- Don’t use keyword-only headlines—While you do want to include your keyword in the headline, that shouldn’t be all your headline is comprised of. Your headline needs to have a strong hook. It needs to be benefit-driven, and it should be interesting enough that someone feels compelled to read the ad and click the link. Be creative. Be clear. Be compelling.
- Do focus on a benefit—Your ad needs to be benefit-driven. It should speak to your customer’s needs and wants. It should address a pain point. Your ad shouldn’t be all about you. It should be about your customer, and it should present your product or service as a solution to their problem.
- Don’t try to do too much in a single ad—PPC ads are pretty small. You have your headline and a couple of short lines of supporting copy. In other words, you don’t have room to do too much. You should only focus on a single benefit, problem, product, or service in your ad. If you try to do too much in a single ad, you’ll end up with a confusing mess that doesn’t attract any clicks.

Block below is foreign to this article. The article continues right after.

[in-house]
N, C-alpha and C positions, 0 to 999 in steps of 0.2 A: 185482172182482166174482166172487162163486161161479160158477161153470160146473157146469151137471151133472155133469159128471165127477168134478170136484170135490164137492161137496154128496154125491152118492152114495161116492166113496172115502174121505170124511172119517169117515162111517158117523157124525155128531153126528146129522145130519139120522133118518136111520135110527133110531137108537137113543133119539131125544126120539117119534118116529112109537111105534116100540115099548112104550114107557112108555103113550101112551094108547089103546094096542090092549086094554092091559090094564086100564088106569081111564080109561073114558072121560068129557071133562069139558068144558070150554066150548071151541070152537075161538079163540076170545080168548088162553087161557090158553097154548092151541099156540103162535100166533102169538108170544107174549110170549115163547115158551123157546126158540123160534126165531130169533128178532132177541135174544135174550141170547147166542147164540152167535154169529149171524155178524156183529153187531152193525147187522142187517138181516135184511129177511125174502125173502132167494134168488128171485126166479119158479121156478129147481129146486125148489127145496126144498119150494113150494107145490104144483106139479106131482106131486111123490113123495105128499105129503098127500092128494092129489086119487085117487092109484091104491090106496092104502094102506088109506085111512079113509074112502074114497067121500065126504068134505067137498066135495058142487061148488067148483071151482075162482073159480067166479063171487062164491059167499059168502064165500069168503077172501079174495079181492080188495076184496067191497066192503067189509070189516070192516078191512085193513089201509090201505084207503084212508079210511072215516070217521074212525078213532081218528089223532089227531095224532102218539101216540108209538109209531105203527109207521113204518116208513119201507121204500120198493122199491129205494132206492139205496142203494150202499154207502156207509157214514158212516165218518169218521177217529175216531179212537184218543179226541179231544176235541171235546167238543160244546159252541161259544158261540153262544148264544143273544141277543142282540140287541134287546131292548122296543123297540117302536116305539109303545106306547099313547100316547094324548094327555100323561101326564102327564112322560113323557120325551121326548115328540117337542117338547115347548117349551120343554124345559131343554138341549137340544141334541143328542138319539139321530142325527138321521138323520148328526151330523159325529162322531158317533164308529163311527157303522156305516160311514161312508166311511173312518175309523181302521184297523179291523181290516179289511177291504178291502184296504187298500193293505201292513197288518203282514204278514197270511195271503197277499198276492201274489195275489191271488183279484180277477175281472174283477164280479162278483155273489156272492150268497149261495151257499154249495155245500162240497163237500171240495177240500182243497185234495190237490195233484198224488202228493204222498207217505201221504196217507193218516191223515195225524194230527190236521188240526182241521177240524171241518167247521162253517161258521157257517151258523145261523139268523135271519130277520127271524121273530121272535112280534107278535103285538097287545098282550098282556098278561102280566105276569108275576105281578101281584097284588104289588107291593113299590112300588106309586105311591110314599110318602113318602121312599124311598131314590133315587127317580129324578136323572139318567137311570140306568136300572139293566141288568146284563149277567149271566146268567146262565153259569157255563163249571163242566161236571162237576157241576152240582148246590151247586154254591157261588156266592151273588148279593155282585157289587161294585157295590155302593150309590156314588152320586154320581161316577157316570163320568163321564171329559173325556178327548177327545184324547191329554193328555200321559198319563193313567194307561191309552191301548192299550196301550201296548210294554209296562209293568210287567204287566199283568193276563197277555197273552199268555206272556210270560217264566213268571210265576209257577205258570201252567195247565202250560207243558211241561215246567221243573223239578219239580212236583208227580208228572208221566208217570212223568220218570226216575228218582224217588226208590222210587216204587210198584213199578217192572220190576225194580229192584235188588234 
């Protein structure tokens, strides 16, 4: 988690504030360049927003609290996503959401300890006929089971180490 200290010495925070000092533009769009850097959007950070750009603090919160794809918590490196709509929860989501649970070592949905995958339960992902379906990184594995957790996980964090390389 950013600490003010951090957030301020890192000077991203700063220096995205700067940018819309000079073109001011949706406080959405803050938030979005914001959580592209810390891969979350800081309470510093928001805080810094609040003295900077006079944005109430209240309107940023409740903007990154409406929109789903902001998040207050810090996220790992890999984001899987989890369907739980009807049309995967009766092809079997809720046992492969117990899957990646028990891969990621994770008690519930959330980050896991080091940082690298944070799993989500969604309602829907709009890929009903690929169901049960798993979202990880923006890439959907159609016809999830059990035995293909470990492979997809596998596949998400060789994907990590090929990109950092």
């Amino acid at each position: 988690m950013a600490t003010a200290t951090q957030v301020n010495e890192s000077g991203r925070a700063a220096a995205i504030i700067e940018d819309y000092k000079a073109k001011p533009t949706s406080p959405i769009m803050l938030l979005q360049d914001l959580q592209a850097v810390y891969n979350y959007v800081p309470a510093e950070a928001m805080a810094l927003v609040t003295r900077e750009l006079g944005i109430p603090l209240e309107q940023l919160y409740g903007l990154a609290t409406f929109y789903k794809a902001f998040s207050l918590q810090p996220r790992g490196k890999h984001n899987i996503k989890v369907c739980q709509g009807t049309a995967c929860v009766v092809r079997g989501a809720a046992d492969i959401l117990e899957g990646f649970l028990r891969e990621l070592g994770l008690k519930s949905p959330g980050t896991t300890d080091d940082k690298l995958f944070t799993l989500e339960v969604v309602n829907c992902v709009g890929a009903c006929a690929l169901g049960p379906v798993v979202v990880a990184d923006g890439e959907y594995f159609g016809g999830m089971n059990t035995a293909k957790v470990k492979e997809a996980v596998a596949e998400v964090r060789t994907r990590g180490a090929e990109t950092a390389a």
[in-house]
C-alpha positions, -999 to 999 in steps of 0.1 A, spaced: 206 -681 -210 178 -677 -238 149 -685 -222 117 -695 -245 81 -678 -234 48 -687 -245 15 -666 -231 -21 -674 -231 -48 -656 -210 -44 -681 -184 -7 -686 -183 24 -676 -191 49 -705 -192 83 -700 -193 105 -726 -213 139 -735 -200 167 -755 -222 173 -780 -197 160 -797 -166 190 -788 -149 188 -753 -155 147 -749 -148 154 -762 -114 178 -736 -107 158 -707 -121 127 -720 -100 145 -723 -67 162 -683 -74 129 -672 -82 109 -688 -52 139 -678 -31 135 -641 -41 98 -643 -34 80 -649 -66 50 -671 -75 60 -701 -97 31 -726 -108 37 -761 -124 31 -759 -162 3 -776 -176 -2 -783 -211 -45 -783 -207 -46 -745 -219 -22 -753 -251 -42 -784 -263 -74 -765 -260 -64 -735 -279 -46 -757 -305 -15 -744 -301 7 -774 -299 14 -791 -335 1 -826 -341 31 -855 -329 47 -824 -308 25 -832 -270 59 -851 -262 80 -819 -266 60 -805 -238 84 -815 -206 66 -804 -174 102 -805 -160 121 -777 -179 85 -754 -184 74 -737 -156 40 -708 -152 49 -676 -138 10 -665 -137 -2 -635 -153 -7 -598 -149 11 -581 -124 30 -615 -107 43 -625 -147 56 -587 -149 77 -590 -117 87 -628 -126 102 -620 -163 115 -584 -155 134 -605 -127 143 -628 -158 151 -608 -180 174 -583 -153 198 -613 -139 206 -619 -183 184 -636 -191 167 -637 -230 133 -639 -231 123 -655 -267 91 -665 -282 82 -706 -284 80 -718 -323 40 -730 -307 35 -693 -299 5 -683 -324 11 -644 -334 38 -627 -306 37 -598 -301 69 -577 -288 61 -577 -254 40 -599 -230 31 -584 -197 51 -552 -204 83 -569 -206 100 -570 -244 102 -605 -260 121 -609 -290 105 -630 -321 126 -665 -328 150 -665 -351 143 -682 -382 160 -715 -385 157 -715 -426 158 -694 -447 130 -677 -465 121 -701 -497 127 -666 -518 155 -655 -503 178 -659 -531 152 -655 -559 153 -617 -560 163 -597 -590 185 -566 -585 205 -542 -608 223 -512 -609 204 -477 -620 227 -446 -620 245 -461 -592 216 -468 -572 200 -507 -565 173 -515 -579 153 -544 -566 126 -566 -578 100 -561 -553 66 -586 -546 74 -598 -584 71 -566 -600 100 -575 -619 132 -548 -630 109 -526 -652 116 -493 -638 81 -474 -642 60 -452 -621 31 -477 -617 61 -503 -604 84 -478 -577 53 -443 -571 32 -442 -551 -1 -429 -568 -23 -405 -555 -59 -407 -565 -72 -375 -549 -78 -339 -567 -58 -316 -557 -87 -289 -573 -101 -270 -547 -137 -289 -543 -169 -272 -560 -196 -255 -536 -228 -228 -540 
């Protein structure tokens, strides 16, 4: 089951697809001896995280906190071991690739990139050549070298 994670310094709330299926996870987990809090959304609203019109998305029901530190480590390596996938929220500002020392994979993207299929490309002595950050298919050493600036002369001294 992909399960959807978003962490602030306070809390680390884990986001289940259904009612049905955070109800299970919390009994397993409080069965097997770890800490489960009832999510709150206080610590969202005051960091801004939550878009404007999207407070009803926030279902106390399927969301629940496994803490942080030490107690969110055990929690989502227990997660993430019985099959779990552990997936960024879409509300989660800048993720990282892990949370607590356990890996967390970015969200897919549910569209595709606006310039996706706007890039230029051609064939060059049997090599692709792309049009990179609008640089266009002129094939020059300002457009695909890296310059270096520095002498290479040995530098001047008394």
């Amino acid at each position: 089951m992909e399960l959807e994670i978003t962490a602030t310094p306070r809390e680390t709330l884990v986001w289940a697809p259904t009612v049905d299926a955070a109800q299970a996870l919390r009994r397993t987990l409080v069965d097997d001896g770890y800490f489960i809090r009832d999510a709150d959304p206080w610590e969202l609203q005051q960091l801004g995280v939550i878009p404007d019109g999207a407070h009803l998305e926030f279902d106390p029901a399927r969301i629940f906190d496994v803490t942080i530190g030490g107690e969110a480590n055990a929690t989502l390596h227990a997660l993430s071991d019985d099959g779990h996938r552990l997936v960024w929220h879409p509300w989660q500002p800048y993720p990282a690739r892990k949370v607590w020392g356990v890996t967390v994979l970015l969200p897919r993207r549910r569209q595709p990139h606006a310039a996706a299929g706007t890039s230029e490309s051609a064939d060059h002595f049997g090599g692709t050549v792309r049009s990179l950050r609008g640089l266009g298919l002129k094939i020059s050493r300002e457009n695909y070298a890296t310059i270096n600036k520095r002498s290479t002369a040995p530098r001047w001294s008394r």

- Do include a call to action—Like any other type of ad, to get the best results you should include a call to action. Whether that action is to click the link to take advantage of a special offer, call your company now (I like including phone numbers in my PPC ads so visitors can take action directly from the search results page), or request a free consultation is up to you. Just make sure your ad gets the visitor to take some sort of measurable, valuable action.
- Don’t stop testing ad variations—You should always be testing different ad variations and completely new ads to see which changes get the most clicks and conversions. It sounds crazy, but sometimes, changing a single word in your ad copy can take your ad from ineffective to immensely profitable. Never stop tweaking, testing, and tracking.
What are your best tips for writing a PPC ad? Share them by leaving a comment below.
Wednesday, December 14th, 2011
The holidays are here, and shoppers are already placing online orders at a feverish pace. Wondering why you’re not seeing increased activity on your website during the holidays? It could be due to one or more of these 4 reasons: